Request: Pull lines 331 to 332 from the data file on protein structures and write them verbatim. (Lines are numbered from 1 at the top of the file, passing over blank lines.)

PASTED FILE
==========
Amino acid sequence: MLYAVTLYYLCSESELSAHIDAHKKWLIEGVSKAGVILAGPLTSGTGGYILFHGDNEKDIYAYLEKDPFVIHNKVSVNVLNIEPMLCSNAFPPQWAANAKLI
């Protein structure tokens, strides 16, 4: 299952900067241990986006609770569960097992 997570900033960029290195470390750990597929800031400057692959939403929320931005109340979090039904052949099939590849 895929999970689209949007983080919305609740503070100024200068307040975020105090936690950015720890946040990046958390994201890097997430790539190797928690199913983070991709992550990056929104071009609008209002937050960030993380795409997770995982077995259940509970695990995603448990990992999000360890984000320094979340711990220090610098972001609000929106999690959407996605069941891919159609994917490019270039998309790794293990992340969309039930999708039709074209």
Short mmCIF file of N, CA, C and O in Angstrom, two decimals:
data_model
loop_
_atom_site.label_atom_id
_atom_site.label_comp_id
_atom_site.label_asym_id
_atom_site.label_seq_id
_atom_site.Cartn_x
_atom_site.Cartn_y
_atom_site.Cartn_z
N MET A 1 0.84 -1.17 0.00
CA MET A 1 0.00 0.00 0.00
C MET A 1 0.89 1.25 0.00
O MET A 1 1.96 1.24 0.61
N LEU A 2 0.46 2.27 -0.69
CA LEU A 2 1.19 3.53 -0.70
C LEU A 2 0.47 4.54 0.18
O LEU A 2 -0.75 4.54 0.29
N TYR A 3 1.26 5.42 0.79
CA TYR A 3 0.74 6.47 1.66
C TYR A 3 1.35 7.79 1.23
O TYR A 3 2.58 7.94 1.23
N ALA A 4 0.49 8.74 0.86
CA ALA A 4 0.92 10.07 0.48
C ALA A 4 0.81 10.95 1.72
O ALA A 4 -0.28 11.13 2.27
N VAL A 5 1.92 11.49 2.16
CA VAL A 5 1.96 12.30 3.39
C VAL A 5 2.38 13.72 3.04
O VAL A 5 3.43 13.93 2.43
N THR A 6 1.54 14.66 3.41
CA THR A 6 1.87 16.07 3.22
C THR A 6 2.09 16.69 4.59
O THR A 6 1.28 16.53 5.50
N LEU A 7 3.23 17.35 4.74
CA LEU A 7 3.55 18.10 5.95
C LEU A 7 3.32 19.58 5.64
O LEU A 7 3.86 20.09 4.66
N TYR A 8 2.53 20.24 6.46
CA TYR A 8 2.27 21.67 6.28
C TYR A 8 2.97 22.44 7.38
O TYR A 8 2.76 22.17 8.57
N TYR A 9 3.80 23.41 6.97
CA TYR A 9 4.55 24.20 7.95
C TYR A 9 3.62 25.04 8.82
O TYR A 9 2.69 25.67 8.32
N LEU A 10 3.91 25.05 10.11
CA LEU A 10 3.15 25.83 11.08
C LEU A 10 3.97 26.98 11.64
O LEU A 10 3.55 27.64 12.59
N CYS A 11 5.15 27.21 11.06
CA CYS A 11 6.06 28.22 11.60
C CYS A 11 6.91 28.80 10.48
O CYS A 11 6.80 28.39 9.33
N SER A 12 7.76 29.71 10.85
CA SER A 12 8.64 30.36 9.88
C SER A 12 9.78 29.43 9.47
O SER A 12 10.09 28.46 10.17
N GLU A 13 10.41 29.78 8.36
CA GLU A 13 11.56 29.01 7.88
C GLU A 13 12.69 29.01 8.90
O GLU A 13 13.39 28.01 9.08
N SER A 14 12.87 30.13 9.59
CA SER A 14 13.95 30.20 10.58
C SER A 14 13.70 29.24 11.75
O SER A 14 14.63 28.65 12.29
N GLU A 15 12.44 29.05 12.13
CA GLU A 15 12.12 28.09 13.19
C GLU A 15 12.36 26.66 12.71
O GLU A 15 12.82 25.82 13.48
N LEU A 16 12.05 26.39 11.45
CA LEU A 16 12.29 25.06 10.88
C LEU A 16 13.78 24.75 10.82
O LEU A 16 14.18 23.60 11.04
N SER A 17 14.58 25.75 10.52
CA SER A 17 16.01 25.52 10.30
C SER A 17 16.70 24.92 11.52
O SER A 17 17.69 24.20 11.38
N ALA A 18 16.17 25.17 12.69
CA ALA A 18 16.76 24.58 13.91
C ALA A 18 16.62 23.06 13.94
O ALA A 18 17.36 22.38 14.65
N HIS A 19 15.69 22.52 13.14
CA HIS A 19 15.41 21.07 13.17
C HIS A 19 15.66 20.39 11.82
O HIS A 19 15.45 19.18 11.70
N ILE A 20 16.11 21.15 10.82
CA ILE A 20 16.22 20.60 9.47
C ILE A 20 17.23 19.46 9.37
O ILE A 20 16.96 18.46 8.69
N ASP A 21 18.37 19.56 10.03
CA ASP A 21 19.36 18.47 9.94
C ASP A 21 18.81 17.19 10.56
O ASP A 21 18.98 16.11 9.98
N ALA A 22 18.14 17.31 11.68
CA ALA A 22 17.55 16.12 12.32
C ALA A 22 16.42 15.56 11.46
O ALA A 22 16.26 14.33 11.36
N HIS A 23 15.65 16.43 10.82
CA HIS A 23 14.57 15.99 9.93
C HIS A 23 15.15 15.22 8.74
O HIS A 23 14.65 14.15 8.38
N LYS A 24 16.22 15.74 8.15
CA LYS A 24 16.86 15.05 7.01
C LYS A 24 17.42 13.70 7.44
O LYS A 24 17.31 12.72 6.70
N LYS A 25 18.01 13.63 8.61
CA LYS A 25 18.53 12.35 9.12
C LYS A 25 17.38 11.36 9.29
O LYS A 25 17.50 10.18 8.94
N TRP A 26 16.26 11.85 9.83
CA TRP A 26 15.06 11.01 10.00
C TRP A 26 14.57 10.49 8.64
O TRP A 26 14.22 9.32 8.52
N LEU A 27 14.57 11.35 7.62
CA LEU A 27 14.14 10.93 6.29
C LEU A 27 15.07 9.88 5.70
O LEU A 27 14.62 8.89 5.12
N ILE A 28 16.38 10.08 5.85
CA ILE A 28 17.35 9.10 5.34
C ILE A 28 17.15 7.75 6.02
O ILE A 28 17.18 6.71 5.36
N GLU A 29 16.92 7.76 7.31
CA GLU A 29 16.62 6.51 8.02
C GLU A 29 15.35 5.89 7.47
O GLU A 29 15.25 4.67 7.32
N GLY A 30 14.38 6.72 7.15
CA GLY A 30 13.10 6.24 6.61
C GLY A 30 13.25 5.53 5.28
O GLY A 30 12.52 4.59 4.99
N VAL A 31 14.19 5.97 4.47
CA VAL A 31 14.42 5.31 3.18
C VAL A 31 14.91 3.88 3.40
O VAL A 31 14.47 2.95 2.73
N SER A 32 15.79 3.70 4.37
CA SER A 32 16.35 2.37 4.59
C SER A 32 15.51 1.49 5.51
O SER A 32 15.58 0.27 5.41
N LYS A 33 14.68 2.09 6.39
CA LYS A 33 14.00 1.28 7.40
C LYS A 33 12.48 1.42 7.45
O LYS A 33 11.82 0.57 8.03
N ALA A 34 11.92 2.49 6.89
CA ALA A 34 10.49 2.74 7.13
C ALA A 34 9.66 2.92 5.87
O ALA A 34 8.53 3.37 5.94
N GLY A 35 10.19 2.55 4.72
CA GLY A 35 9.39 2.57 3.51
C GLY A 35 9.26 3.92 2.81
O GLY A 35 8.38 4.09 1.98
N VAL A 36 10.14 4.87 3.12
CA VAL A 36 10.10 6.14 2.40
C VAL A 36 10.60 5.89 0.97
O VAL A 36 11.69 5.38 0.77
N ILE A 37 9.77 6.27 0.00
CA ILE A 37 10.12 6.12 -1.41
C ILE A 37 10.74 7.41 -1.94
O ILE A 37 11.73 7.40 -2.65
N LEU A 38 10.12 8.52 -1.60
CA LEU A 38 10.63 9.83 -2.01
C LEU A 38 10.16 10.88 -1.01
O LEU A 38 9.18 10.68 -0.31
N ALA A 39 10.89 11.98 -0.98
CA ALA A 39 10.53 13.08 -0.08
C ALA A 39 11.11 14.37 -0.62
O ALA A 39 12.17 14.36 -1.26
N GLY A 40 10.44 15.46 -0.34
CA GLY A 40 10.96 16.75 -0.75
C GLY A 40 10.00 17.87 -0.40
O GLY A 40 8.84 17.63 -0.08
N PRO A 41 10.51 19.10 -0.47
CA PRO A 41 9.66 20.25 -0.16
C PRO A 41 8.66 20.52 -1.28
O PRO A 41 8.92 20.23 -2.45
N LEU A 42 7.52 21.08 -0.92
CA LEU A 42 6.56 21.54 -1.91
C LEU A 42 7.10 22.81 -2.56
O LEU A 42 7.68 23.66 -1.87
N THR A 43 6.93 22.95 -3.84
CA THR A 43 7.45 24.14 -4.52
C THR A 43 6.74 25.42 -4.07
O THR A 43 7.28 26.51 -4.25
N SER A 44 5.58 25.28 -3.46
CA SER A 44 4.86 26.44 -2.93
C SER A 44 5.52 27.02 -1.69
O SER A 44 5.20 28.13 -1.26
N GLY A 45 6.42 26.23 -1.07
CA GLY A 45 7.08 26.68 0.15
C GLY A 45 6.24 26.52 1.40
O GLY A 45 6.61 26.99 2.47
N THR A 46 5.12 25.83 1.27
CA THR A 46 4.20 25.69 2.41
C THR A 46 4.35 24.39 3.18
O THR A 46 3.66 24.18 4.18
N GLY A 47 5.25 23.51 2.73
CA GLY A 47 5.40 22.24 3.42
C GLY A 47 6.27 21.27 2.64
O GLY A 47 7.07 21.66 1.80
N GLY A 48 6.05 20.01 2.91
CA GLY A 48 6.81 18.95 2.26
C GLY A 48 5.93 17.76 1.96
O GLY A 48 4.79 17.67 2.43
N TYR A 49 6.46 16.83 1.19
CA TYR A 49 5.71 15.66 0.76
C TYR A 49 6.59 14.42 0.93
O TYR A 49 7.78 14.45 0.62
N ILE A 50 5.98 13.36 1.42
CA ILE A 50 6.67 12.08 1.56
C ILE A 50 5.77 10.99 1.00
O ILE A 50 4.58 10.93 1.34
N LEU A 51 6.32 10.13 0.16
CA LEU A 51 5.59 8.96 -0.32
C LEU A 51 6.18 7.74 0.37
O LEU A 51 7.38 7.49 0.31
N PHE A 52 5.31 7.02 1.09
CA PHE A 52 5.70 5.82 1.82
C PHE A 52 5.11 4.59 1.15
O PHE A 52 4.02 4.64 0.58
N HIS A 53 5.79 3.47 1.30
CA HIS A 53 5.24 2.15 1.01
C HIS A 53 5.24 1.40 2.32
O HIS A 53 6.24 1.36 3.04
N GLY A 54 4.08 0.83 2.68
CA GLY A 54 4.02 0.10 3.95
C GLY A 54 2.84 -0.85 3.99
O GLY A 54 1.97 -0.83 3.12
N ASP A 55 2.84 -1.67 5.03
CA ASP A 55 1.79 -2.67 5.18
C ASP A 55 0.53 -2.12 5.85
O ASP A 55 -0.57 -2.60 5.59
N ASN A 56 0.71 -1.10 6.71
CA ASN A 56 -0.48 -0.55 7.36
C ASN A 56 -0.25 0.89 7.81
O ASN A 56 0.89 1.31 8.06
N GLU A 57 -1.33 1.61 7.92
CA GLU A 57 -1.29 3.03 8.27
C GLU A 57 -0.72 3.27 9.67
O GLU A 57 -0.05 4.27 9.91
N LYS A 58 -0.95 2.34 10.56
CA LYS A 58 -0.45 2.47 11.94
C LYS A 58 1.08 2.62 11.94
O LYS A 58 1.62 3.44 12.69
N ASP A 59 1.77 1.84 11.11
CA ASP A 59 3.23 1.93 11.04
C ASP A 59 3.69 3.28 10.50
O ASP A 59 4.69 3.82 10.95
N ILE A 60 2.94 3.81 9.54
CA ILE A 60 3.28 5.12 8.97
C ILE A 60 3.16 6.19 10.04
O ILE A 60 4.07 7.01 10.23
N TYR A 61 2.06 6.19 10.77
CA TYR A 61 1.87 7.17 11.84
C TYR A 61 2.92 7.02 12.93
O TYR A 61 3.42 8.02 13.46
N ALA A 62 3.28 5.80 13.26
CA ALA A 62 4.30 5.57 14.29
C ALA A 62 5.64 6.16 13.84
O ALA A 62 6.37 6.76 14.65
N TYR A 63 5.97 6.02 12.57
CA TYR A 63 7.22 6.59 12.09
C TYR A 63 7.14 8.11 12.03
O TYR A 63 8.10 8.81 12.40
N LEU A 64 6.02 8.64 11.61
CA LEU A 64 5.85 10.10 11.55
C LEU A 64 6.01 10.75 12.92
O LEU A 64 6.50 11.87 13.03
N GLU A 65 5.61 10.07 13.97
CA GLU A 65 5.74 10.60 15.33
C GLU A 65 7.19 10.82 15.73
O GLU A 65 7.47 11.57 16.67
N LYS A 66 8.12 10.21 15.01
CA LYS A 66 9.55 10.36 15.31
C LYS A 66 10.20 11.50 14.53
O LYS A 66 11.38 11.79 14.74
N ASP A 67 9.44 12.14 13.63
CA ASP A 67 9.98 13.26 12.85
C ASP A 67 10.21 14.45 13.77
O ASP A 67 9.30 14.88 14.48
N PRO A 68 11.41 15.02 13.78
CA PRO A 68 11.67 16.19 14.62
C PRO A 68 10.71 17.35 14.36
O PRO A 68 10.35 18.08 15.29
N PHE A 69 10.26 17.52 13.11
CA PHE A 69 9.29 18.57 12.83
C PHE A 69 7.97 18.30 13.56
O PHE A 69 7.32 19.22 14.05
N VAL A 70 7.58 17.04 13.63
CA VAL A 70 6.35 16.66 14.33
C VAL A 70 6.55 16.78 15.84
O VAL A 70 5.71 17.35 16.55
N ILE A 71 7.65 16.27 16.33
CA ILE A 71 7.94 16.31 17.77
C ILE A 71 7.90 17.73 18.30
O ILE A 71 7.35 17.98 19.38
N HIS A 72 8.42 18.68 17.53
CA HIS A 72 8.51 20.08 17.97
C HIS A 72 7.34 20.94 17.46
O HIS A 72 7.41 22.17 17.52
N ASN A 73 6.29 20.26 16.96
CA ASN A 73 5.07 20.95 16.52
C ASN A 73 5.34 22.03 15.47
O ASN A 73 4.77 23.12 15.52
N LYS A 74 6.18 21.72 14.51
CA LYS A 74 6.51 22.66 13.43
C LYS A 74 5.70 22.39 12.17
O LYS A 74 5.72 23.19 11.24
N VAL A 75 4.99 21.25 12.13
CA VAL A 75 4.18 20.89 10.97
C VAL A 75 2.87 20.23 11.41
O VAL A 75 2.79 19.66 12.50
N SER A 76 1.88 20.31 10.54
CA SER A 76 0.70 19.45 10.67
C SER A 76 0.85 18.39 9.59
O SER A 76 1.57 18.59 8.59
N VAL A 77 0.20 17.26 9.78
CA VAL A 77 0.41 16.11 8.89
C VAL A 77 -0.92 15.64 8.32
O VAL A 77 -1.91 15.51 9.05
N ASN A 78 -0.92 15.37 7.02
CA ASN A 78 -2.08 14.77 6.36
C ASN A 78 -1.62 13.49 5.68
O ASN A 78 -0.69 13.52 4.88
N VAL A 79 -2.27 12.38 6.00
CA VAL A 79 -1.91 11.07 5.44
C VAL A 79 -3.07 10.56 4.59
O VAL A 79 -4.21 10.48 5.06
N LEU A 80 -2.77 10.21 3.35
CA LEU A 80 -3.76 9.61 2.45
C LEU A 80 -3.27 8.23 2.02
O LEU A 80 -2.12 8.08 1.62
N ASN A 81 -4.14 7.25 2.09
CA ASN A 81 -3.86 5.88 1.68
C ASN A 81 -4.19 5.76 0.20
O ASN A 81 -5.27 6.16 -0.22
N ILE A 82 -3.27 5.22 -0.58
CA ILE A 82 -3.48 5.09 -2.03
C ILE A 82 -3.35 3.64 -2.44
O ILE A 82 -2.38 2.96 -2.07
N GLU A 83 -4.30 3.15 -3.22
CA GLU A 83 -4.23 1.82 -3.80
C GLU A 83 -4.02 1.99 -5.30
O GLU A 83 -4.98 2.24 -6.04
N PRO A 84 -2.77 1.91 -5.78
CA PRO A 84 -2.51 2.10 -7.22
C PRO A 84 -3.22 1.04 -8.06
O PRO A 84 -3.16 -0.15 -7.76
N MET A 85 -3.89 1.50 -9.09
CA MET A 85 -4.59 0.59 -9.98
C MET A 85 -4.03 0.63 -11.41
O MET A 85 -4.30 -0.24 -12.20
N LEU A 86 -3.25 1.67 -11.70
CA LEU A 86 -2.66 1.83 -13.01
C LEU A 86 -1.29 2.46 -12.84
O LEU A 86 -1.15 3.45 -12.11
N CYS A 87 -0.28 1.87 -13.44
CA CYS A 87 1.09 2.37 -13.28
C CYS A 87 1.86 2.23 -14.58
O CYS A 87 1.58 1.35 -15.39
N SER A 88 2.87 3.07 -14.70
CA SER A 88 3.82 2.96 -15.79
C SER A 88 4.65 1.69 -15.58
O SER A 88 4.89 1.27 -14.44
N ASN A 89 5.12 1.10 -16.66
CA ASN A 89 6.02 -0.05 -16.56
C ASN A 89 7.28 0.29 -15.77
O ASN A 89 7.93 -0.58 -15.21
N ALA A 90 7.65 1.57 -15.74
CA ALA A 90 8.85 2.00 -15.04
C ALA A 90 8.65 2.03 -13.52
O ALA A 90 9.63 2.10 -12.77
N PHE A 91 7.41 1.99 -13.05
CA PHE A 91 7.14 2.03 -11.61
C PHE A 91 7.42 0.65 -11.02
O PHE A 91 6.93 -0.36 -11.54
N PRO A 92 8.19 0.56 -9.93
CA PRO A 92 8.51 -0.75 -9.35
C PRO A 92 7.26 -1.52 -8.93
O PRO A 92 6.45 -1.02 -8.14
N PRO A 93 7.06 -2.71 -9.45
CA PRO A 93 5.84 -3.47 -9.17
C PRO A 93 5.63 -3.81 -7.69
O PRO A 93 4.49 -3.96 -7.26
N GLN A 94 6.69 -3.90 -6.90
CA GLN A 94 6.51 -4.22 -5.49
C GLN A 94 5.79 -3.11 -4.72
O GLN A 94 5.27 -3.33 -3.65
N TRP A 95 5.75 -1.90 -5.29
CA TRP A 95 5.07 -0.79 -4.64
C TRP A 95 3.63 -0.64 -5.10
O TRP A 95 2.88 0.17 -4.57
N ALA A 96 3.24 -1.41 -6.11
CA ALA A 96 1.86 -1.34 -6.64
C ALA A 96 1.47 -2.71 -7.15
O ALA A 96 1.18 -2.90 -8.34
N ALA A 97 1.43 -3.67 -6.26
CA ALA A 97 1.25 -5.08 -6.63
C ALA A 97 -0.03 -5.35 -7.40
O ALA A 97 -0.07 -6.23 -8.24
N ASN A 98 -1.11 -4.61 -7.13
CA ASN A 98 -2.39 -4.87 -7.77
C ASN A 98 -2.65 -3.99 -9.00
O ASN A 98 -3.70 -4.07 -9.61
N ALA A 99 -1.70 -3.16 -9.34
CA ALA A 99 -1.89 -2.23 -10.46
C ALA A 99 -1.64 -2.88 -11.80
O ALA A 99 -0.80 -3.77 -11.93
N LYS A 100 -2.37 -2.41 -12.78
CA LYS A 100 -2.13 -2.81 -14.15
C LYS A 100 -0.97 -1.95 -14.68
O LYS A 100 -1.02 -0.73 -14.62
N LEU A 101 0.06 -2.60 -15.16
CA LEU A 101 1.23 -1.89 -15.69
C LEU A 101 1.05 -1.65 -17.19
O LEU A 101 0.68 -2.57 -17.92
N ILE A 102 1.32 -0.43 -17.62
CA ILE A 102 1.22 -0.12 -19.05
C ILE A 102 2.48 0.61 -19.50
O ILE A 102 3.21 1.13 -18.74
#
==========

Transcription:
C LEU A 80 -3.27 8.23 2.02
O LEU A 80 -2.12 8.08 1.62